- Playing & Teaching
- Issue archive
- More navigation items
David Beard argues that the old Cremonese makers had a geometric system of design ‘recipes’ to create the vast number of different instrument patterns we see today
Discussions of geometry and ratios in violin making are not new to these pages. Over the past ten years I have been asking basic questions about the use of such methods in old Cremonese work. Was geometry used at all? How can we best observe the presence or absence of these things in historical examples? What sort of geometry was used? How extensive were these methods?
What my research uncovered was the use of the kinds of ratios and shapes that can be worked with just simple dividers and a straightedge. The shape, size and position of each feature in old Cremonese work show what we might call a ‘recipe’ of geometry and ratio behind it. This ‘recipe’ structures the feature, but also presents a number of options or choices, leaving the maker in the driver’s seat. But it seems all the old Cremonese makers were very traditional…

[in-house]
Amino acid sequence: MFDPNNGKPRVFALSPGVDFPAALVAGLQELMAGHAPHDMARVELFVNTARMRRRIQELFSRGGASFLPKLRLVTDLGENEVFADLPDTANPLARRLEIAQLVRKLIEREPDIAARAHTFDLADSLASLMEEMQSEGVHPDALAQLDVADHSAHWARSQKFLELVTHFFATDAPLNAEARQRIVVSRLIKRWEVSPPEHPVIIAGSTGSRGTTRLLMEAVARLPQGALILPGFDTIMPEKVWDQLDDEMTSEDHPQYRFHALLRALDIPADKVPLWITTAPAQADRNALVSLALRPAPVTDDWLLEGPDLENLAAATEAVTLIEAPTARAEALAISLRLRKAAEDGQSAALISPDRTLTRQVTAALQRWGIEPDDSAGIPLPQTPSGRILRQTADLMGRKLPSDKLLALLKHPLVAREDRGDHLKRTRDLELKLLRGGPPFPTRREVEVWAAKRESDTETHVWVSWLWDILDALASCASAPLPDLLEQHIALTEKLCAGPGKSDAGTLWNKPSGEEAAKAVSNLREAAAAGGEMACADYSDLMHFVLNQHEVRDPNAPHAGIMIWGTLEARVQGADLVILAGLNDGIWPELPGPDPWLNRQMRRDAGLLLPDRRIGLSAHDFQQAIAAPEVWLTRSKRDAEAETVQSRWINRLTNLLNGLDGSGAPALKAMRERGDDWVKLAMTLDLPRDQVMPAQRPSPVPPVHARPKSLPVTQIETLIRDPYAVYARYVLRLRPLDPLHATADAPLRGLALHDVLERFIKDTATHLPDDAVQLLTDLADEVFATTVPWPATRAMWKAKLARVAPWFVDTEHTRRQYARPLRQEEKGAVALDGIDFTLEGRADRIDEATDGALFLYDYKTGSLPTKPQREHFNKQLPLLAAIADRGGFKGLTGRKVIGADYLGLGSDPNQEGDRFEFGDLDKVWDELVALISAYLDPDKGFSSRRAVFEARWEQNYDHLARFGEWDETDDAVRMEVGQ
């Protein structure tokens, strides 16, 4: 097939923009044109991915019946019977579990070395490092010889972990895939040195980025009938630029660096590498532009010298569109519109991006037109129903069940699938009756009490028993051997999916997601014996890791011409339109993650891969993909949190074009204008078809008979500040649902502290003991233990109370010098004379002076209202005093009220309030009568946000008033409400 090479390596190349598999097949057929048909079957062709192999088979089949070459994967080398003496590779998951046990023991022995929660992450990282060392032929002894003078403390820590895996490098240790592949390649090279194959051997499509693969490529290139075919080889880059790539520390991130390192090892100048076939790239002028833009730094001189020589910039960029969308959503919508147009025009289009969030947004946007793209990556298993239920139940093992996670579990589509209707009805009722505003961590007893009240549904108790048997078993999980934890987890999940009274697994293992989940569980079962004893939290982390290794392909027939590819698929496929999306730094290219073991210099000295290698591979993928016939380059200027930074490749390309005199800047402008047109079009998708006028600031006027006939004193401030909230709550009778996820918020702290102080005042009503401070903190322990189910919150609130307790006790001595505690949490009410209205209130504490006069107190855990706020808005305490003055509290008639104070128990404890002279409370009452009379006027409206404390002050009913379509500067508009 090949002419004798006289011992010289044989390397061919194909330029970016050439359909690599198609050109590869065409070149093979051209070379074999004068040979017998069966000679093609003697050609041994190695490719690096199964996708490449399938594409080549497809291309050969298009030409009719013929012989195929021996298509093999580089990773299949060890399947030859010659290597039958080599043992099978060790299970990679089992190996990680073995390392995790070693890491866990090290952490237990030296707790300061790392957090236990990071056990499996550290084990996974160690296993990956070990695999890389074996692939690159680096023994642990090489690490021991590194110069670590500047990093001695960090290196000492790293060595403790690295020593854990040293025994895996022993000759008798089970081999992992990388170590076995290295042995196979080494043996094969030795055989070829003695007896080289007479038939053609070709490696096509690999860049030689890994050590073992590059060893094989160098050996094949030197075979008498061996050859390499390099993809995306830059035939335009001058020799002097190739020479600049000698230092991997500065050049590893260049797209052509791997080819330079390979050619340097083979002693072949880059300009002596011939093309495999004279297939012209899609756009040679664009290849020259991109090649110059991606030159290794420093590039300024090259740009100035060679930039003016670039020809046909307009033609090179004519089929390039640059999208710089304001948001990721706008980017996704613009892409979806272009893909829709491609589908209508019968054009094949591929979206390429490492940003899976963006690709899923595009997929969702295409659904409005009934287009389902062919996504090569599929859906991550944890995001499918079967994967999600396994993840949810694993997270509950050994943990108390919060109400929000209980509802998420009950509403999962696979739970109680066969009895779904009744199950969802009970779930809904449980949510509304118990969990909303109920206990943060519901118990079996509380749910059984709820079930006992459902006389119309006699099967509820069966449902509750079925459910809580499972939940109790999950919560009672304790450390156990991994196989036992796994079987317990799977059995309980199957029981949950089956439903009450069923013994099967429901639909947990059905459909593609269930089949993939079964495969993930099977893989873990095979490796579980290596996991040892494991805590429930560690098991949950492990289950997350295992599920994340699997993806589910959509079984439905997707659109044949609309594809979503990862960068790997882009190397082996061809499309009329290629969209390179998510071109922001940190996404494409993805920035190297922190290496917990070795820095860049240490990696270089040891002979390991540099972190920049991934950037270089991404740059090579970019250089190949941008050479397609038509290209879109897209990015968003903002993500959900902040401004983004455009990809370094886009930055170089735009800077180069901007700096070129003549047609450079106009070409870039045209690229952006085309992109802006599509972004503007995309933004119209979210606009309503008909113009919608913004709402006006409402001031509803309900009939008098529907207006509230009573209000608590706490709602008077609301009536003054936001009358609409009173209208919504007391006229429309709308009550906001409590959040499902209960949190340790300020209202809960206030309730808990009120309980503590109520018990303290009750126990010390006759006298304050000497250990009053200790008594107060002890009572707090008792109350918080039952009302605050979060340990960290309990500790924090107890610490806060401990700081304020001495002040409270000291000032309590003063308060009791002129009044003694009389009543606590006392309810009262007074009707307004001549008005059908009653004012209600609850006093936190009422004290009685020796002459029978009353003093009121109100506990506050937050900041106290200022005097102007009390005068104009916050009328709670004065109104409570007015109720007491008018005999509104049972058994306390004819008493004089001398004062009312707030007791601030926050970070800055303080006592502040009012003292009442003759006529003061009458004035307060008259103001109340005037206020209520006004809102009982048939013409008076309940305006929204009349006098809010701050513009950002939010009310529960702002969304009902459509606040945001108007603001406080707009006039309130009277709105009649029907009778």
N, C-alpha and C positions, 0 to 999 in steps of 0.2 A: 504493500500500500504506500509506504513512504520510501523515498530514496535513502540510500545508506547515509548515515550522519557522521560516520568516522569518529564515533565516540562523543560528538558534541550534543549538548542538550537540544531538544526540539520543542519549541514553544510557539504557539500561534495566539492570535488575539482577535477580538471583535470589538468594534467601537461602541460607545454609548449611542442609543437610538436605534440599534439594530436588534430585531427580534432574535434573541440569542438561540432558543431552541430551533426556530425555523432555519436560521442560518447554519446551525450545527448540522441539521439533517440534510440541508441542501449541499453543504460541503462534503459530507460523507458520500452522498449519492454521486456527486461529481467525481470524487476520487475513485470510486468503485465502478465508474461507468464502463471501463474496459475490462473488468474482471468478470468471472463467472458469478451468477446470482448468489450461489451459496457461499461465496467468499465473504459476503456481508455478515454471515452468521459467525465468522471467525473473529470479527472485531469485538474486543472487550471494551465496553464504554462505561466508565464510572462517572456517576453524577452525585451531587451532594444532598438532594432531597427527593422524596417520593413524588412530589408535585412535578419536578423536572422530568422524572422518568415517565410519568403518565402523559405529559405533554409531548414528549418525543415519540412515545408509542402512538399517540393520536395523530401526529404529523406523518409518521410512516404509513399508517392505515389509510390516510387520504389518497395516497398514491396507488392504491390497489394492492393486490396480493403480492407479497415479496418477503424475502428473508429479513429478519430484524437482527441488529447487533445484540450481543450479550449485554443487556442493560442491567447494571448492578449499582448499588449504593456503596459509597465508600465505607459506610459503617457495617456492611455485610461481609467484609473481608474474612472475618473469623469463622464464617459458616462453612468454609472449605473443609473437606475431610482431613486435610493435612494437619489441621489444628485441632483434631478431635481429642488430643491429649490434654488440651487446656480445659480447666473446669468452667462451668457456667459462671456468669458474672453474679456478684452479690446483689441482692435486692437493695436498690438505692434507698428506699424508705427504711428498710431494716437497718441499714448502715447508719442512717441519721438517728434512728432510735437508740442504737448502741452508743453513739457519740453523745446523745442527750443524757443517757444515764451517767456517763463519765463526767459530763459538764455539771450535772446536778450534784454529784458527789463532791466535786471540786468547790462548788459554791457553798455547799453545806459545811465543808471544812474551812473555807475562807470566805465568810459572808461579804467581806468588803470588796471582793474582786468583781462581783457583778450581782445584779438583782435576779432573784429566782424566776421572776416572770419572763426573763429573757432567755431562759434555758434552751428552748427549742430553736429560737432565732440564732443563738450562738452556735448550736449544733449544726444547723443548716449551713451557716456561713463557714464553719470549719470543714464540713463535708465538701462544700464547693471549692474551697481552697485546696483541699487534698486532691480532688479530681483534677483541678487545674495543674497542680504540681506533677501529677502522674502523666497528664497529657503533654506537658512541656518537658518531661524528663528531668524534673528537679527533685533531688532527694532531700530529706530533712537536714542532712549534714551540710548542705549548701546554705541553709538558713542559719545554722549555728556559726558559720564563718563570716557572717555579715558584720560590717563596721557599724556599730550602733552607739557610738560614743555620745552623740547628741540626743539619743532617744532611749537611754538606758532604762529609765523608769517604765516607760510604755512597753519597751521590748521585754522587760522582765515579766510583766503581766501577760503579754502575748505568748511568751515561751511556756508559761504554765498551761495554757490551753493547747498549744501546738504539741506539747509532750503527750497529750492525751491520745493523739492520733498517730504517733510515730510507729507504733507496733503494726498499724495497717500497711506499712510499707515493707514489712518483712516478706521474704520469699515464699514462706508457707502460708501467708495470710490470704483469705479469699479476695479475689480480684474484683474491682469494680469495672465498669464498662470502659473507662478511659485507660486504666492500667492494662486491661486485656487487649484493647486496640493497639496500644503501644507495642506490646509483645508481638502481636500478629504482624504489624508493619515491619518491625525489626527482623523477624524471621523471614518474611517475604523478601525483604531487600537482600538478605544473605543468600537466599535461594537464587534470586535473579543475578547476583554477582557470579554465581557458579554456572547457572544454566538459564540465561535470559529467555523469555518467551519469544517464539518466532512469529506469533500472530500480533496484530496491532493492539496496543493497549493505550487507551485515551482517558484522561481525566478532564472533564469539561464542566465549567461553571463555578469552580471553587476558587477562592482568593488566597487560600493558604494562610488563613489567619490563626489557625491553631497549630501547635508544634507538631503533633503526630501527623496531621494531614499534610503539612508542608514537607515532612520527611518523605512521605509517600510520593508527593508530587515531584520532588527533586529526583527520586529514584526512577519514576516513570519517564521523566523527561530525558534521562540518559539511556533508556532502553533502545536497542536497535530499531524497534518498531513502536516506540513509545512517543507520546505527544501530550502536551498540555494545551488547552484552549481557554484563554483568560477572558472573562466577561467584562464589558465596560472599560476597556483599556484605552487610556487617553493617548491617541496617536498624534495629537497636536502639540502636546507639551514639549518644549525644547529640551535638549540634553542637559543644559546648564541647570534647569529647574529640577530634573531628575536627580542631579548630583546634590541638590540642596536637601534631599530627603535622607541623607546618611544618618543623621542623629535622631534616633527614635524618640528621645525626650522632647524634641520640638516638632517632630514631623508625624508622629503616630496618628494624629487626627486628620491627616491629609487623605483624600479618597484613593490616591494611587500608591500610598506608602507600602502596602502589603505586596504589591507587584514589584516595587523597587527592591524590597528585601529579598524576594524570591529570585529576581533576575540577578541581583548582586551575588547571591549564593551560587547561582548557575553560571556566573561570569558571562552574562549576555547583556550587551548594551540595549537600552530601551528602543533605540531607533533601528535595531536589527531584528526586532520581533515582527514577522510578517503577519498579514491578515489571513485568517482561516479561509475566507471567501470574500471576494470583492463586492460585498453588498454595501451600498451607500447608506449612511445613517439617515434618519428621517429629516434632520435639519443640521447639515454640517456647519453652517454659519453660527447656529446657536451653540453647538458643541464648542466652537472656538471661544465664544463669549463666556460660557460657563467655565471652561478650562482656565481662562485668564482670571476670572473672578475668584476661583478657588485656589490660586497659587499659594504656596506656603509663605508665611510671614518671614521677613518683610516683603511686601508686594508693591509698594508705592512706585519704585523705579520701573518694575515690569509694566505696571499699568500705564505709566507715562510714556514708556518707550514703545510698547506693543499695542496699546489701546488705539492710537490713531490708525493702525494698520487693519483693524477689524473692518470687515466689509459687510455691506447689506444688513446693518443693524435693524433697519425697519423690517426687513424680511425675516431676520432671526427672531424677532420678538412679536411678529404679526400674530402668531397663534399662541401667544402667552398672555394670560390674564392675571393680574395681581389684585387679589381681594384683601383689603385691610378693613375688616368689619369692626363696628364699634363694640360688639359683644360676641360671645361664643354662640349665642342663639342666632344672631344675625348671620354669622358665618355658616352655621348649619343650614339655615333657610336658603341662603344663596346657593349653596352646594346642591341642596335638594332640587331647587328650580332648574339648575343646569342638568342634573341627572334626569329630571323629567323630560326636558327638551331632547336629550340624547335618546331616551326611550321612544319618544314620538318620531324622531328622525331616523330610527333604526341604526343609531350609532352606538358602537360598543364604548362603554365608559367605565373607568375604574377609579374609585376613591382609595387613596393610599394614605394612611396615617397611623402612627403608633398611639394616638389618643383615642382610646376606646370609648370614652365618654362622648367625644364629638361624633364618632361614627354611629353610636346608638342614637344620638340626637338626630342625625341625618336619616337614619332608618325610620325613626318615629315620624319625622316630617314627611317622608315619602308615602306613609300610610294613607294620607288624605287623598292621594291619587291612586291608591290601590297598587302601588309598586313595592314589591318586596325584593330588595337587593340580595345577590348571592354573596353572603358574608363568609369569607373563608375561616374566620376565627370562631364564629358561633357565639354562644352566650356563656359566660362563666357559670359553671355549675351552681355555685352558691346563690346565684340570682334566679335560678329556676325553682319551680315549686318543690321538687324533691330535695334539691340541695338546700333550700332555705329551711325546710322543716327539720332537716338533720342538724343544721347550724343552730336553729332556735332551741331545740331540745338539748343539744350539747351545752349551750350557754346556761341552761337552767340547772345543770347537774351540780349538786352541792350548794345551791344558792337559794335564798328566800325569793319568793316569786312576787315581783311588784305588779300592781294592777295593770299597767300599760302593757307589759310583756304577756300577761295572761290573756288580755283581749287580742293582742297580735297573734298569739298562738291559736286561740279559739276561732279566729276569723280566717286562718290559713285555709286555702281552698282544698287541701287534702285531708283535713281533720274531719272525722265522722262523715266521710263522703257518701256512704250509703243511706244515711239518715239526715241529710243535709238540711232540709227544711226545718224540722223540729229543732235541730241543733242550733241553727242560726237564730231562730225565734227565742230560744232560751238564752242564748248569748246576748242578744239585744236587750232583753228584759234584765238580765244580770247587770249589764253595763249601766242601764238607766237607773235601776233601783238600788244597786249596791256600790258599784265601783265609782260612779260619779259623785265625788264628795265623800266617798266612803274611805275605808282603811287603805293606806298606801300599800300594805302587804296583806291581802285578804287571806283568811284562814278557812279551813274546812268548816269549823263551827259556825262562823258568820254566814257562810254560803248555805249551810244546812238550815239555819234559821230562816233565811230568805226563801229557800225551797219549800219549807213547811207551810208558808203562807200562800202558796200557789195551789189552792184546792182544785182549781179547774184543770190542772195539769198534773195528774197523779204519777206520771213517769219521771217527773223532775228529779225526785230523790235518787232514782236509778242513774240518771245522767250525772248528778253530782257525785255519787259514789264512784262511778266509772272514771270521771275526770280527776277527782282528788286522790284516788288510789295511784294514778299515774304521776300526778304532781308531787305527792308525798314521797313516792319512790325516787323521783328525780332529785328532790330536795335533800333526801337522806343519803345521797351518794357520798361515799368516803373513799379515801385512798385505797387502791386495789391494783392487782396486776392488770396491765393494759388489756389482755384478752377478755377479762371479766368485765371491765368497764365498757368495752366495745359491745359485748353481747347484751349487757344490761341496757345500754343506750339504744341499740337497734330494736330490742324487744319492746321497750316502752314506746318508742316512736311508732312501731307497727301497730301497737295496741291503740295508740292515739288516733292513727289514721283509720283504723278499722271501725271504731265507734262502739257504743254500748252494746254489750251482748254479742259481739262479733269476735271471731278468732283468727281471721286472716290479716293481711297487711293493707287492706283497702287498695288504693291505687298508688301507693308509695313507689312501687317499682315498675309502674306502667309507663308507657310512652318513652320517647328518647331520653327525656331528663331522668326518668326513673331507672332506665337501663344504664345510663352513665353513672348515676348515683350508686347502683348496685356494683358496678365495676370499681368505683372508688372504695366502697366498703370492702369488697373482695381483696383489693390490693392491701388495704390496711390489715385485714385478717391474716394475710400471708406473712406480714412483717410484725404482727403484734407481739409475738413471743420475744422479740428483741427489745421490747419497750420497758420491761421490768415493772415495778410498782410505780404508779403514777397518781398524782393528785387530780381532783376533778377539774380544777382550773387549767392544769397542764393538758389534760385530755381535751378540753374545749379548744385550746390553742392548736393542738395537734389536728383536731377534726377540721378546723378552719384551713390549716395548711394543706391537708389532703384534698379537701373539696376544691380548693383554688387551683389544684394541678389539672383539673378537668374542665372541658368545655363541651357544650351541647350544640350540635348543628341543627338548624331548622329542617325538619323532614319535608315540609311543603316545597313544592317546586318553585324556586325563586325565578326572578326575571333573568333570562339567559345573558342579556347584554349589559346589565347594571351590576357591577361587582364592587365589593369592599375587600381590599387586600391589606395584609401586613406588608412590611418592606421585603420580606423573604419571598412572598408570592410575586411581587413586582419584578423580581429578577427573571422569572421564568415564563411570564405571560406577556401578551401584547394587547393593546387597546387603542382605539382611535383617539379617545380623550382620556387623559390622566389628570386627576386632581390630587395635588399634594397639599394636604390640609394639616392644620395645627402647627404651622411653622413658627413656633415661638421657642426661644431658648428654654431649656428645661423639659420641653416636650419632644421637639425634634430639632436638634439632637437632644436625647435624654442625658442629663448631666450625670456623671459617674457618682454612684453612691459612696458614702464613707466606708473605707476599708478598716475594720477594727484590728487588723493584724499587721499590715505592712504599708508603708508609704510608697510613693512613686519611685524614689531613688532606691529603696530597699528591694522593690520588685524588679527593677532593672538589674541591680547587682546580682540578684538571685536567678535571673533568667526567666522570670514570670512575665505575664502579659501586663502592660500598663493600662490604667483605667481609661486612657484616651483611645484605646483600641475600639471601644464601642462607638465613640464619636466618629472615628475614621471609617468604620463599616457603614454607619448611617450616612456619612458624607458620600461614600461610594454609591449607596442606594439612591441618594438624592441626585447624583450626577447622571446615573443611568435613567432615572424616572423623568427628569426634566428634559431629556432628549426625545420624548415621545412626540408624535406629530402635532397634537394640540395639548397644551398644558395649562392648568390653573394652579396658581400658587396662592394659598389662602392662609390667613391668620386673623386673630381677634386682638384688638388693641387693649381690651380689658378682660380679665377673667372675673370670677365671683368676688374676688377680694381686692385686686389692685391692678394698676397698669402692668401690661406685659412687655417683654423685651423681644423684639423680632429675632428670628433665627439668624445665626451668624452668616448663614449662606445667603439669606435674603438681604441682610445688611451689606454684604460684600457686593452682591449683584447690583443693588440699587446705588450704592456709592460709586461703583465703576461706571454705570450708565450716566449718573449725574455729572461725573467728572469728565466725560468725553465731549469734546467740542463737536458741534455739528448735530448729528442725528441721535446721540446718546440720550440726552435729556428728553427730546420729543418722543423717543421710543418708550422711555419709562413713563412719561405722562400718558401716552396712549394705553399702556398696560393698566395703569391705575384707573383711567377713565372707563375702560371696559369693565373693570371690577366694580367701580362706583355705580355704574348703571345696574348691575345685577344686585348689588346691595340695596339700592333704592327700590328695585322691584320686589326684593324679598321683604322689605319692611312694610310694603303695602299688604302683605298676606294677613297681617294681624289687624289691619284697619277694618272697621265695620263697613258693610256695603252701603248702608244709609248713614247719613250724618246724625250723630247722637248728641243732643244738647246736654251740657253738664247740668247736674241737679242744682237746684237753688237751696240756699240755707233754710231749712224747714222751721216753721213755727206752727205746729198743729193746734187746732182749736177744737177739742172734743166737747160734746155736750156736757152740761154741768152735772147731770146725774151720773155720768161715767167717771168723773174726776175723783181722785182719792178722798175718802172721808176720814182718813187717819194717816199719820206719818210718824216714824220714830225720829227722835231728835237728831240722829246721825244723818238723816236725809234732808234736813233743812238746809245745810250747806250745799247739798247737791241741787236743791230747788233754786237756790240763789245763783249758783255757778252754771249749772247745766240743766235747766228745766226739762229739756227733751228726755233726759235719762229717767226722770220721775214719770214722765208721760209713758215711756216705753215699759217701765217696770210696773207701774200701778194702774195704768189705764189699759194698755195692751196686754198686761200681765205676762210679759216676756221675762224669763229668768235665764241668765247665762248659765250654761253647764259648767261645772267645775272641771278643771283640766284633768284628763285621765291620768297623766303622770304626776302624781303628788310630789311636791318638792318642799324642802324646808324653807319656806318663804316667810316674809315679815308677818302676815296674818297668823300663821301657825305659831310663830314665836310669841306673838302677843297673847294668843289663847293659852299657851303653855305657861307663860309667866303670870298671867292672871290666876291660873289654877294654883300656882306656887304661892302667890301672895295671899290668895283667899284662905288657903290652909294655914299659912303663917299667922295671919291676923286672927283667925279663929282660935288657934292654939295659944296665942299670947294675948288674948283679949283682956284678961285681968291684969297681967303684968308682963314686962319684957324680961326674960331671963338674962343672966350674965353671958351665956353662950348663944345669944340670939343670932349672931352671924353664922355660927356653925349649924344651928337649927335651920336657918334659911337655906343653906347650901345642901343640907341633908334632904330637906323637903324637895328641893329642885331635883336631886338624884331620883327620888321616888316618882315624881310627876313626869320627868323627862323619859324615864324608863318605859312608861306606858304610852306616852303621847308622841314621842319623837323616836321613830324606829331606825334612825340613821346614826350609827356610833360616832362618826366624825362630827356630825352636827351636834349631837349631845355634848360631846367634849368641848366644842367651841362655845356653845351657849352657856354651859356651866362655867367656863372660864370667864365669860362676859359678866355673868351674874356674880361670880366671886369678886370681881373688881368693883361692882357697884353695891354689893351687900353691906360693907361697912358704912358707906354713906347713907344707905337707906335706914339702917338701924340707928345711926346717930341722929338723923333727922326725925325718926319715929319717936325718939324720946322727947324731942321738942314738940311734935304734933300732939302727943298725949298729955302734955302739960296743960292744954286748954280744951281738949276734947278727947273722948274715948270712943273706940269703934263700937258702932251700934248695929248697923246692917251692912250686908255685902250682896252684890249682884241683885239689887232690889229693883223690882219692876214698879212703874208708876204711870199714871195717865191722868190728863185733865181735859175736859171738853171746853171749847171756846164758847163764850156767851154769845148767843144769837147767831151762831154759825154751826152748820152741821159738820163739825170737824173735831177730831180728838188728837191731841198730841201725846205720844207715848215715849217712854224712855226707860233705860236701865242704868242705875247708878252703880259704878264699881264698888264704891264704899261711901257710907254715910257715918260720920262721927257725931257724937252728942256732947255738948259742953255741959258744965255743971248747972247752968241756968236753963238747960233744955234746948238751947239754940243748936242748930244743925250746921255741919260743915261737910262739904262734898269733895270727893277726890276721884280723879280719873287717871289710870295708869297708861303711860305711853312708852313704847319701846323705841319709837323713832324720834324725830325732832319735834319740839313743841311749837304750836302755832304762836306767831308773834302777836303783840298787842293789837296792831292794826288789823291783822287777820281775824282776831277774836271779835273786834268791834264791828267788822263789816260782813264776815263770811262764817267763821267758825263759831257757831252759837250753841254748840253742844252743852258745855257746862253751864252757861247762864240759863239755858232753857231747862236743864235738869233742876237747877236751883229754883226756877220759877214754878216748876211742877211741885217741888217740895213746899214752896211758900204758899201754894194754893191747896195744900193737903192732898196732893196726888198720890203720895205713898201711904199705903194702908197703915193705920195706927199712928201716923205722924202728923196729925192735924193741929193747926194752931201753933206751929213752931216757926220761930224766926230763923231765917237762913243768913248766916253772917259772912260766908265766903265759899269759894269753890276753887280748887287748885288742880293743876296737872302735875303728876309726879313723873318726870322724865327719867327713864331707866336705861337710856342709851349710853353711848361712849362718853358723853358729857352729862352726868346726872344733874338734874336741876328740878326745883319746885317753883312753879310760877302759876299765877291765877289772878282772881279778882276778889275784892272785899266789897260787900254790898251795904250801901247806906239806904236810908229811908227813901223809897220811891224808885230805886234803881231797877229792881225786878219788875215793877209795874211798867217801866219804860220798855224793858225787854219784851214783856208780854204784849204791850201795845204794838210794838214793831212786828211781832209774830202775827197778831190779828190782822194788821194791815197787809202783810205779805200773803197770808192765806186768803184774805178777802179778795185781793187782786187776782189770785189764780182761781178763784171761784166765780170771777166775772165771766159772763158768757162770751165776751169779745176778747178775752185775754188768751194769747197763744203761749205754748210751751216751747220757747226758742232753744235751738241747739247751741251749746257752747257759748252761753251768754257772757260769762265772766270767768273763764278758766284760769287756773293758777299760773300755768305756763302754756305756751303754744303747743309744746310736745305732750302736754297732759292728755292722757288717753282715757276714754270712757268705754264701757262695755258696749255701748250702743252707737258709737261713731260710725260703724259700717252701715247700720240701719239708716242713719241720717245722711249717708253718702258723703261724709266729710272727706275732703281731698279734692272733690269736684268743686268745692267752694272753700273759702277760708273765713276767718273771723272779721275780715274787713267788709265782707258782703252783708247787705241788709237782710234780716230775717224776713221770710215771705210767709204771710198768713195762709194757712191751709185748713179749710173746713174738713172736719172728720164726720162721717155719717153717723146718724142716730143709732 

If you are already a subscriber, sign in here.
This article is usually available exclusively to subscribers.
For a limited period, you can enjoy all the benefits of an online subscription free for 7 days. Sign up now to read this article in full and to enjoy unlimited access to all premium online content, a digital edition of the latest issue, plus an online archive of more than 100+ back issues.